At its outset, Indian Head had substantial churches, though as elsewhere in Canada religiosity significantly declined beginning in the late 1960s. In the beginning, the denominations were principally Presbyterian, Methodist, Anglican and Roman Catholic.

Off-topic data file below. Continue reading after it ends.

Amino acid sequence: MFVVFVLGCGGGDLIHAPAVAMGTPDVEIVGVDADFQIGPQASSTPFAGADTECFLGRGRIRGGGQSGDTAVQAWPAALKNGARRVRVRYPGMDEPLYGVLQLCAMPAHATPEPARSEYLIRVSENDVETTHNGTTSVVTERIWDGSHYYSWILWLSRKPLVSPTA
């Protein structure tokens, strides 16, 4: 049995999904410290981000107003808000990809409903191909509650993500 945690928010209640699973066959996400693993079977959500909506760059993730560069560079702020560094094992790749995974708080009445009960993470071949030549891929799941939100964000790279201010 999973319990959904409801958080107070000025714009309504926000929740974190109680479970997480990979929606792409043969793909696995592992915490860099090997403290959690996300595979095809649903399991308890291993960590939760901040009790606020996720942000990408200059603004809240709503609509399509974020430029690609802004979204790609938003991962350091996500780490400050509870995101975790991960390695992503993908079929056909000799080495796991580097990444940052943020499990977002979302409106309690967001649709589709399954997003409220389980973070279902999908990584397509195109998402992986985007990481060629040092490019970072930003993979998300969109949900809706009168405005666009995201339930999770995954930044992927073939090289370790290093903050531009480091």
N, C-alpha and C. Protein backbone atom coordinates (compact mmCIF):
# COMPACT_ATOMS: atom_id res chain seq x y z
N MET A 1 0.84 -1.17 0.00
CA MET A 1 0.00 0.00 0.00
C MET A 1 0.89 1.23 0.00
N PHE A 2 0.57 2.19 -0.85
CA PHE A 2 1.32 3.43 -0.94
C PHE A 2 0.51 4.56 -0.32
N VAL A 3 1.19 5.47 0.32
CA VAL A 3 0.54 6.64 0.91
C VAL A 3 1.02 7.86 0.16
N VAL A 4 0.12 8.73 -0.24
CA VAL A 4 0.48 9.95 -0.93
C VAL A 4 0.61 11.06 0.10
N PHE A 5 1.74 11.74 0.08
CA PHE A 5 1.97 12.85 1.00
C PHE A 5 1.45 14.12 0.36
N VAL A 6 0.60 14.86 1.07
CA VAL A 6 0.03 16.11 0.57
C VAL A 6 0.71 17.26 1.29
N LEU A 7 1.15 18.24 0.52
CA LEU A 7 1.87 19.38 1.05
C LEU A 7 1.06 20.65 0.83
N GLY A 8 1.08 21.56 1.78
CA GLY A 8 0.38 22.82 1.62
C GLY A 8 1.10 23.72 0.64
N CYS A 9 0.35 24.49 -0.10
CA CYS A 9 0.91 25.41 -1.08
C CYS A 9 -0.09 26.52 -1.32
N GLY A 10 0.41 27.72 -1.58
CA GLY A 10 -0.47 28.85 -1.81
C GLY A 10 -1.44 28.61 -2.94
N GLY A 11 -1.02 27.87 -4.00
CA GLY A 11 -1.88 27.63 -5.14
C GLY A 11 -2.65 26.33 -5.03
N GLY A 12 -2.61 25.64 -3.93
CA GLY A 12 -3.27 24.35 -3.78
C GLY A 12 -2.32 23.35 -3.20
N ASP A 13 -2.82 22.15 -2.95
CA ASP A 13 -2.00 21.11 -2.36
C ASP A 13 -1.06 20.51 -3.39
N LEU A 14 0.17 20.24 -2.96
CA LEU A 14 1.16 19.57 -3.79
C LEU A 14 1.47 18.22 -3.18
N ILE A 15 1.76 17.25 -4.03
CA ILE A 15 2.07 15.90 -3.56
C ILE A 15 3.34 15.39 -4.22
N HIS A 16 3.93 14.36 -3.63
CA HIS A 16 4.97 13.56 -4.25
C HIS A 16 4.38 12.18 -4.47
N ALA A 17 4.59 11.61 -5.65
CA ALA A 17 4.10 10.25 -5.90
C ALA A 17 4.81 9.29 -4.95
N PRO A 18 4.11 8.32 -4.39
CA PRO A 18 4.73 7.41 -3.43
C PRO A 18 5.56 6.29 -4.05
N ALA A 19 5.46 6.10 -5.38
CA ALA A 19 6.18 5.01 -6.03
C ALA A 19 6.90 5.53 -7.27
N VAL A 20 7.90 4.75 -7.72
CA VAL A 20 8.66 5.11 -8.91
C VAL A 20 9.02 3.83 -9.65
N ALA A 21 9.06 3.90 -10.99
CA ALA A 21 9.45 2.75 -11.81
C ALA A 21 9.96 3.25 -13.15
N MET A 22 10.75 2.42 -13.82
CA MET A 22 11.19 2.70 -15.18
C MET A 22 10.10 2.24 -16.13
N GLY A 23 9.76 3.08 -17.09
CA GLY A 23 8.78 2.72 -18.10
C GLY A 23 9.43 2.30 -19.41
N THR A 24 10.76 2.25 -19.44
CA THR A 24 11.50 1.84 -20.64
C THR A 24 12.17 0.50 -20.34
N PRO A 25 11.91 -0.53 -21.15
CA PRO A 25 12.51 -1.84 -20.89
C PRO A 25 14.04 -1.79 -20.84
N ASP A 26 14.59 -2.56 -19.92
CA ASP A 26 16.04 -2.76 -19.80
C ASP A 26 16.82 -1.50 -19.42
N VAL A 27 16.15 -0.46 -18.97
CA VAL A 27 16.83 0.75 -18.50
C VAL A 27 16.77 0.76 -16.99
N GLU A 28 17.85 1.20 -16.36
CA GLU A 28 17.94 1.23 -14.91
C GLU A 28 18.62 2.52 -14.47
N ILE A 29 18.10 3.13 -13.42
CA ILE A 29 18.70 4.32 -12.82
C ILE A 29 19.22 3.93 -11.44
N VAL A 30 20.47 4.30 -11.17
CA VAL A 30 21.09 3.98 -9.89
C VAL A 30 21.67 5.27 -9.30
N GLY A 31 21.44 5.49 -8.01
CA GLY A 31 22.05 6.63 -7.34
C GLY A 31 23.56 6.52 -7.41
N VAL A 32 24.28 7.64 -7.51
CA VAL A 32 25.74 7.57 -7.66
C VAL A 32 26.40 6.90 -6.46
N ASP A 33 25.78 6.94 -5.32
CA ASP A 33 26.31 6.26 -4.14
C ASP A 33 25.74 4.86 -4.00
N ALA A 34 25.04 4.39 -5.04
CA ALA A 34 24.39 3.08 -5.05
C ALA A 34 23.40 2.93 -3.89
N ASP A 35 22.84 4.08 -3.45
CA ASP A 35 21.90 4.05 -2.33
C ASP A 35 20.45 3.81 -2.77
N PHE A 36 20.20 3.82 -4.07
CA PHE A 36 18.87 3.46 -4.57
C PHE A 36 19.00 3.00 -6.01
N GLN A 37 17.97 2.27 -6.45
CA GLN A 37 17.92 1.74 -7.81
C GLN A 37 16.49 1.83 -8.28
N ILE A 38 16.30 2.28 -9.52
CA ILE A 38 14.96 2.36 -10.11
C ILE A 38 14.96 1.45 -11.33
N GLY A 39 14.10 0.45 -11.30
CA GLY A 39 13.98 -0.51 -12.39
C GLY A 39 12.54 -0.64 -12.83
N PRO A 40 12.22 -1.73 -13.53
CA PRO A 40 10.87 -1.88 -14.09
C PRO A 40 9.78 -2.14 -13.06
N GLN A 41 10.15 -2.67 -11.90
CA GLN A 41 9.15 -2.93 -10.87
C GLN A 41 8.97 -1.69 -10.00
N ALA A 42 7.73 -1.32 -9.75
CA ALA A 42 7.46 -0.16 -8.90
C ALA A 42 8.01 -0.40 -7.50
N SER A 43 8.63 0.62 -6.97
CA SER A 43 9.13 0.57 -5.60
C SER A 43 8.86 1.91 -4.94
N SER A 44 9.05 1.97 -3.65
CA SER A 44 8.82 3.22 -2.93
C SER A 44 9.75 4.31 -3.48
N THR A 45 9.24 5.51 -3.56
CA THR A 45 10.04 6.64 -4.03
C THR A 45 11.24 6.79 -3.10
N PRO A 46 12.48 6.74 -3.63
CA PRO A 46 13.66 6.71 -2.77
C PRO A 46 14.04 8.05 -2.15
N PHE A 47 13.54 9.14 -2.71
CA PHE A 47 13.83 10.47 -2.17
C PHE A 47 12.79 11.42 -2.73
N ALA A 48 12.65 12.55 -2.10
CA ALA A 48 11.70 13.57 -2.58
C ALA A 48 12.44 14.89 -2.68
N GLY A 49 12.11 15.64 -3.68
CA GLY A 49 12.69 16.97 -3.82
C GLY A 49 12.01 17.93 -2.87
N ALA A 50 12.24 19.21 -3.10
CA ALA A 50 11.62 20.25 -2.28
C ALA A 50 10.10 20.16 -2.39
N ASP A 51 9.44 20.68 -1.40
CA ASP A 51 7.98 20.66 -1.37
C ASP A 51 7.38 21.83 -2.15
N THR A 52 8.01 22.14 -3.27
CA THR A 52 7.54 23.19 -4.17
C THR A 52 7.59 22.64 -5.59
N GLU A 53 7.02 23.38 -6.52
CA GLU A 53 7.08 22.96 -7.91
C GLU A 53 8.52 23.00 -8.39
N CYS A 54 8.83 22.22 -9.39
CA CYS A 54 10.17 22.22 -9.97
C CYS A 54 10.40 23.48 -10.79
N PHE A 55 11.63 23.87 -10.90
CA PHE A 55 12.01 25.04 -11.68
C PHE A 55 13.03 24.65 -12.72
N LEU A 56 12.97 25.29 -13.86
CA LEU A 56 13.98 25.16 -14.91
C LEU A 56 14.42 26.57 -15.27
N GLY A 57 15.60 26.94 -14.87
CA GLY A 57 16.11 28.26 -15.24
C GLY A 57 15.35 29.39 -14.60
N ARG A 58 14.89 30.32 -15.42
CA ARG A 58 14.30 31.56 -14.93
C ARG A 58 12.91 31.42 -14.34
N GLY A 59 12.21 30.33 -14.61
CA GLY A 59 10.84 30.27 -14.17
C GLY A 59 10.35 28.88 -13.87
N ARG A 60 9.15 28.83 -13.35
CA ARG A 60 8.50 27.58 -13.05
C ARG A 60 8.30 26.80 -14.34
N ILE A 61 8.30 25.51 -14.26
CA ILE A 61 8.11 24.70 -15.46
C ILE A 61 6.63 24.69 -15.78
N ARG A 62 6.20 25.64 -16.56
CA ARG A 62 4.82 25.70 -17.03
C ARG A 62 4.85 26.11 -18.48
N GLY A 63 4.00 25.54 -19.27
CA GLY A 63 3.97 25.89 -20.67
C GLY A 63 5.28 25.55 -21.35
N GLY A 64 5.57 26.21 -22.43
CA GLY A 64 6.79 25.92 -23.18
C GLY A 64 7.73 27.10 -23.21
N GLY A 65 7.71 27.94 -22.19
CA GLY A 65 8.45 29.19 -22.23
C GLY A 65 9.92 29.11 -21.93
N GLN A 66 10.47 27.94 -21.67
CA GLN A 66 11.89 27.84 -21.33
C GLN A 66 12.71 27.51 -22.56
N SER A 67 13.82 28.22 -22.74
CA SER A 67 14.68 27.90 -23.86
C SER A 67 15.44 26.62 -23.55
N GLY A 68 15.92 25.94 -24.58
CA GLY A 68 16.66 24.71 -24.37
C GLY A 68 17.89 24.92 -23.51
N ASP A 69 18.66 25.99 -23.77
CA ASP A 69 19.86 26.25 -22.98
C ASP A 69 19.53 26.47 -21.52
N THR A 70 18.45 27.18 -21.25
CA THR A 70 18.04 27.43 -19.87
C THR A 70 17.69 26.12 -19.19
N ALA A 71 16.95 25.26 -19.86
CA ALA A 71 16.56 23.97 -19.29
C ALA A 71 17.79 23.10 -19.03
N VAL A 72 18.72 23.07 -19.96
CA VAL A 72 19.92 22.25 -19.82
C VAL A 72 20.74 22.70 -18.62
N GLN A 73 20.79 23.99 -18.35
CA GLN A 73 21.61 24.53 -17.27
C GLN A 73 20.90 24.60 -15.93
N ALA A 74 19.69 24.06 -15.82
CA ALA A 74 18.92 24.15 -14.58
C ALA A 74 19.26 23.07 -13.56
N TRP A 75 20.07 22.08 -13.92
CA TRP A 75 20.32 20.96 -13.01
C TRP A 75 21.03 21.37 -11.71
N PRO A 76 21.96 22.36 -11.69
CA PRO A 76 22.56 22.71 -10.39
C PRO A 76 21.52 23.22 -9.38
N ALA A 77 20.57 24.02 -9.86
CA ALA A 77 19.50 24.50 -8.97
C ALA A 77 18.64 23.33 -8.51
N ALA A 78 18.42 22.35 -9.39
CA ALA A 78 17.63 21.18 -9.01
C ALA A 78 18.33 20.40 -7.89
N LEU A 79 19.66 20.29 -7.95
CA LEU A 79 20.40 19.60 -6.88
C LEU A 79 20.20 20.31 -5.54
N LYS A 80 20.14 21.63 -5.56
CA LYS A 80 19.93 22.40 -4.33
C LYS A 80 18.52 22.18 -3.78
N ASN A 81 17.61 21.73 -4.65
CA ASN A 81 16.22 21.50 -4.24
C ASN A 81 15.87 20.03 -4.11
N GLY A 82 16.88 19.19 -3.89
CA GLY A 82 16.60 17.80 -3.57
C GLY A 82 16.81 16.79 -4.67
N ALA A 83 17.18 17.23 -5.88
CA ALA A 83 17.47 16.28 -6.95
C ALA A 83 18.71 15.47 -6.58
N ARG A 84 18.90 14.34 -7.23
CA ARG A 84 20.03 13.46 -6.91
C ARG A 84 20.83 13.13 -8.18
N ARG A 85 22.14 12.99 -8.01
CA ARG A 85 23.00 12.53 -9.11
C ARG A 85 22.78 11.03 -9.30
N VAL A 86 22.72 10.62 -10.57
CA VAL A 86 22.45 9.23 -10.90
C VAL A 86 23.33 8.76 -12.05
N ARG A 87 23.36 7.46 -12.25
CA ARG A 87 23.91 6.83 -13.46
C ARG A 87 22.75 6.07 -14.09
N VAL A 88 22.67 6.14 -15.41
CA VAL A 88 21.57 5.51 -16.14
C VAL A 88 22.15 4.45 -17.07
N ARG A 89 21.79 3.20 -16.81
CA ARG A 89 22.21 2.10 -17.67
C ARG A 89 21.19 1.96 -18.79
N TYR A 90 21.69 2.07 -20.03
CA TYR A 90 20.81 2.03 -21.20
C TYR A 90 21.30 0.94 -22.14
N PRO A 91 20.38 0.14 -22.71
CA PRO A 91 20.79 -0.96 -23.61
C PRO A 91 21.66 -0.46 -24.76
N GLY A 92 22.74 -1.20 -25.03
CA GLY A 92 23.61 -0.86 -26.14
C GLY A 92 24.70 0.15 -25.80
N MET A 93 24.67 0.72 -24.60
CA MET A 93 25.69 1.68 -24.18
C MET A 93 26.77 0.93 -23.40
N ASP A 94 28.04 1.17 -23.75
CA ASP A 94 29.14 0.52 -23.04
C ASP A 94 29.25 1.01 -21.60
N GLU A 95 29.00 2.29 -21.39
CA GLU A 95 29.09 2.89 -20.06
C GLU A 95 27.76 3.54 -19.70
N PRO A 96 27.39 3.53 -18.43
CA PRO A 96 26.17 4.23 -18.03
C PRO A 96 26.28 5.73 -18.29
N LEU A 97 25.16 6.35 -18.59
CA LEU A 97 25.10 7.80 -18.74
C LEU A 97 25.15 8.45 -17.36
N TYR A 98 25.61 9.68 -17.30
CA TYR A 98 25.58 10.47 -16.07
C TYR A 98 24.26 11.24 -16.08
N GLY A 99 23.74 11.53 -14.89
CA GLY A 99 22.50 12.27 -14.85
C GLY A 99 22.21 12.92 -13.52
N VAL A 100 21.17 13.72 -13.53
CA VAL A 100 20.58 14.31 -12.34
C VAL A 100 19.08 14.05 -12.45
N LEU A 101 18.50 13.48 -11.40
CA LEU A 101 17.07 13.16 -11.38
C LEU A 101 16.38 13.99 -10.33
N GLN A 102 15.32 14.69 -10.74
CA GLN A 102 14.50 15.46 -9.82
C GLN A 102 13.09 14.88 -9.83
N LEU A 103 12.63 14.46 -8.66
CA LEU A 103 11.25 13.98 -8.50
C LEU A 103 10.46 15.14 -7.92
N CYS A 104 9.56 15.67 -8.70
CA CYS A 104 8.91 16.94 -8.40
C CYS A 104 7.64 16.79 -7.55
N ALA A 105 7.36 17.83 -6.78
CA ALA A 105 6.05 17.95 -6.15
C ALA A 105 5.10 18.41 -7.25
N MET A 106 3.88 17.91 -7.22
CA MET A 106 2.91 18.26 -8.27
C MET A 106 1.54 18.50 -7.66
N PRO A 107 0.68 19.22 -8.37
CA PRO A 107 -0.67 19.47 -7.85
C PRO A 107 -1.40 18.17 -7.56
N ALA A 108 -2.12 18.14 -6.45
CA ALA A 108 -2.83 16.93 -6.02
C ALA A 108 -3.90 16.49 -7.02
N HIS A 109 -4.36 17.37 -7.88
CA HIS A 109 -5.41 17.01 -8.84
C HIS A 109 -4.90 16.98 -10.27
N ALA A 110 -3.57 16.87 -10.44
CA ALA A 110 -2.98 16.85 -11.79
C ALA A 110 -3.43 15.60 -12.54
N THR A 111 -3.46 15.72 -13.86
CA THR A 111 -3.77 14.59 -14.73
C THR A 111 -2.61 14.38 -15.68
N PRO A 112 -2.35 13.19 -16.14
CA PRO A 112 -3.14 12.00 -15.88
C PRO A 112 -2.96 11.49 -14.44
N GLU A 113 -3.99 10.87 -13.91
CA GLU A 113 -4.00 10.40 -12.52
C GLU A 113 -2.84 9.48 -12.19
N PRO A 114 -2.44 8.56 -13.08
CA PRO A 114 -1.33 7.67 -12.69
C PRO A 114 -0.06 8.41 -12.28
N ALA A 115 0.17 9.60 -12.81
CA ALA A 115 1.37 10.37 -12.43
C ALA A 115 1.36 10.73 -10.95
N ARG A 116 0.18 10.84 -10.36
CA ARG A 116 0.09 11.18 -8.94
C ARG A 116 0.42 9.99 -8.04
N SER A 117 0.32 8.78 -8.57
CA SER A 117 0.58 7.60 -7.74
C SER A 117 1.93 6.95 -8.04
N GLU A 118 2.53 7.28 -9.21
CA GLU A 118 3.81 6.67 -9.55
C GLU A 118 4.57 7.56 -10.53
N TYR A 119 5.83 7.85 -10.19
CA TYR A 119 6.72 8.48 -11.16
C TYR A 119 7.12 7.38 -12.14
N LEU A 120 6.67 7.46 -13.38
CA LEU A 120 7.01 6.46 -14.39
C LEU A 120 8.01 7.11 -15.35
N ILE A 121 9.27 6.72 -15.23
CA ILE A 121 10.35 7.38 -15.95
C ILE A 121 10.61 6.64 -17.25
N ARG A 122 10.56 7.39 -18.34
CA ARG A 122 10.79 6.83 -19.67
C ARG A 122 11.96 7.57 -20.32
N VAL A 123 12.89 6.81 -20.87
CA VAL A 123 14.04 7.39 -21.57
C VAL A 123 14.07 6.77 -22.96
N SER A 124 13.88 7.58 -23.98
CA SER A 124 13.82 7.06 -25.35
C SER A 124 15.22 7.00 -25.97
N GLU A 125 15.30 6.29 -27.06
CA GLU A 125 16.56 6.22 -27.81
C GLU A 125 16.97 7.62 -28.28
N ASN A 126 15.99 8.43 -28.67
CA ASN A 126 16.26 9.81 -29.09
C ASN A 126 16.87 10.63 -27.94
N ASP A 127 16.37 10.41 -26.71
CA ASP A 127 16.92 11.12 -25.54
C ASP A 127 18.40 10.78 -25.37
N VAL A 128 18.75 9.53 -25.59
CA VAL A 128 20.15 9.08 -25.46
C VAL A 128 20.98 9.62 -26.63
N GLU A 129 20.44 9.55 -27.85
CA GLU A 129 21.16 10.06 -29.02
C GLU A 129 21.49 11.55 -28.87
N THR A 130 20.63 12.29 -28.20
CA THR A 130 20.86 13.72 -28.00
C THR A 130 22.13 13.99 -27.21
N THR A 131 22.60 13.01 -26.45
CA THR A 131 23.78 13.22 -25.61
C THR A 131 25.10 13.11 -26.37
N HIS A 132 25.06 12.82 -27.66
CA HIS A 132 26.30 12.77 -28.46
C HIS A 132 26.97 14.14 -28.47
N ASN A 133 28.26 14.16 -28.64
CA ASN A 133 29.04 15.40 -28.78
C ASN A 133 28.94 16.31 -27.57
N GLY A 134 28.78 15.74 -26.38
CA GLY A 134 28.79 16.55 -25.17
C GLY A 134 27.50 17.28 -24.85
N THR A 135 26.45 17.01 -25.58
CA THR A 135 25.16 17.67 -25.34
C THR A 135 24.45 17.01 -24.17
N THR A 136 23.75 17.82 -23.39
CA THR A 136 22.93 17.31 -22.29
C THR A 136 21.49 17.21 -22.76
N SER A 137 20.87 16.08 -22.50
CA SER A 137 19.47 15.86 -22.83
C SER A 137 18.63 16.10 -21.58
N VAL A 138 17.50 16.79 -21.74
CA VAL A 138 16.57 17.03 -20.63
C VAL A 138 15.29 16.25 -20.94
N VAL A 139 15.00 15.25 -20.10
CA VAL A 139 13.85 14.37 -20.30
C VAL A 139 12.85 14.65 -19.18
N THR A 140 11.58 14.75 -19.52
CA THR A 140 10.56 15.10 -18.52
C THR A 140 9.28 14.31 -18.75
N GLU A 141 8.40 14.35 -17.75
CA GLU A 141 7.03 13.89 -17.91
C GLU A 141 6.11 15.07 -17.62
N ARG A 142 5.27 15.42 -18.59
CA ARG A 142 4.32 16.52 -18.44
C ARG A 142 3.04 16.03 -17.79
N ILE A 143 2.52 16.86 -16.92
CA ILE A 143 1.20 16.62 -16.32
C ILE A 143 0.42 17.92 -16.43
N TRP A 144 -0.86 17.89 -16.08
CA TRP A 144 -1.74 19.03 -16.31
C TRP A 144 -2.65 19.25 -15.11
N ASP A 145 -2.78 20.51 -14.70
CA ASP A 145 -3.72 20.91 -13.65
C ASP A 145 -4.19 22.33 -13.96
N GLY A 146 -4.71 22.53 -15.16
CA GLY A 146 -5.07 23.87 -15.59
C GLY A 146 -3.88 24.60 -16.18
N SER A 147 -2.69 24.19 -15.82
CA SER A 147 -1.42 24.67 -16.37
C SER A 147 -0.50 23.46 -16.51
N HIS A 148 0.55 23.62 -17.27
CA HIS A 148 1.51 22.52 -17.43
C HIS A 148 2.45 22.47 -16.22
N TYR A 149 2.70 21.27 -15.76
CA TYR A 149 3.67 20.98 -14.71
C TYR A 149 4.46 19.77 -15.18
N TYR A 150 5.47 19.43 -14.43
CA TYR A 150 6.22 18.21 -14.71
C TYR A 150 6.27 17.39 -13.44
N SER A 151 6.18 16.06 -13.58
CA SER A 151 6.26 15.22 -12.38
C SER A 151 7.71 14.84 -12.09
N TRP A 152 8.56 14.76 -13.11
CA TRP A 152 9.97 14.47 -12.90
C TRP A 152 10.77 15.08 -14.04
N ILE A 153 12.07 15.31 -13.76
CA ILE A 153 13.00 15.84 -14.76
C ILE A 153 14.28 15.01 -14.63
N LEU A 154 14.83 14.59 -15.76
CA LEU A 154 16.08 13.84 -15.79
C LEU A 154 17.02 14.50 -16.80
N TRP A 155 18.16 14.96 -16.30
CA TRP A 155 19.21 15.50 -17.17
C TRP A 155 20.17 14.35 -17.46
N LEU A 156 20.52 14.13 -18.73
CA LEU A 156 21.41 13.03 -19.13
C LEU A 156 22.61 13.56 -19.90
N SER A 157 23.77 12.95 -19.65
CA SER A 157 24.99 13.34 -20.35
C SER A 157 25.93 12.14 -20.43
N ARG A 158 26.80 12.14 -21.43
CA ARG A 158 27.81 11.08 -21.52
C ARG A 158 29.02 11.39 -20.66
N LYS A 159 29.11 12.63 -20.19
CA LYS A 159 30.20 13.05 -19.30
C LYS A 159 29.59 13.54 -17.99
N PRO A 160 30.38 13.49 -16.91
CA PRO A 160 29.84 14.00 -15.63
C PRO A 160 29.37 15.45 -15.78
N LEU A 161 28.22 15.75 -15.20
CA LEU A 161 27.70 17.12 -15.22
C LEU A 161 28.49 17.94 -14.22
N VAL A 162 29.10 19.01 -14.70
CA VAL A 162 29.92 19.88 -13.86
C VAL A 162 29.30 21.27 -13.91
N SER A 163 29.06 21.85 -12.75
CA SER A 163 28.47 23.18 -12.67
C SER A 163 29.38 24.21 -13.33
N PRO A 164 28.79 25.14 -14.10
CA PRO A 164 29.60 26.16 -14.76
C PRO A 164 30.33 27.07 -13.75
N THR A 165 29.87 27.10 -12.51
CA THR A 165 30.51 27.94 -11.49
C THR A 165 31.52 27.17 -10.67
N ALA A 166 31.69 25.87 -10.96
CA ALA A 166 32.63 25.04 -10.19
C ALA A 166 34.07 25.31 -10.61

Indian Head's Methodist church became United Church in 1925 but as in nearby Qu'Appelle the Presbyterian church divided, with a portion of the congregation constituting a continuing separate Presbyterian church. The Indian Head and Qu'Appelle Presbyterian churches were demanding if not downright prestigious and obtained clergy of considerable talent, who on leaving proceeded to urban congregations such as First Presbyterian in Regina. Thereafter the Presbyterians shared a clergyman with the Presbyterian church in Qu'Appelle, which had withdrawn from the old Presbyterian church thereupon church union. "In 1923 the Orange Benevolent Society, then a substantial service club of the Loyal Orange Lodge established the Orange Home and Orange Home Farm for children from distressed families."[71]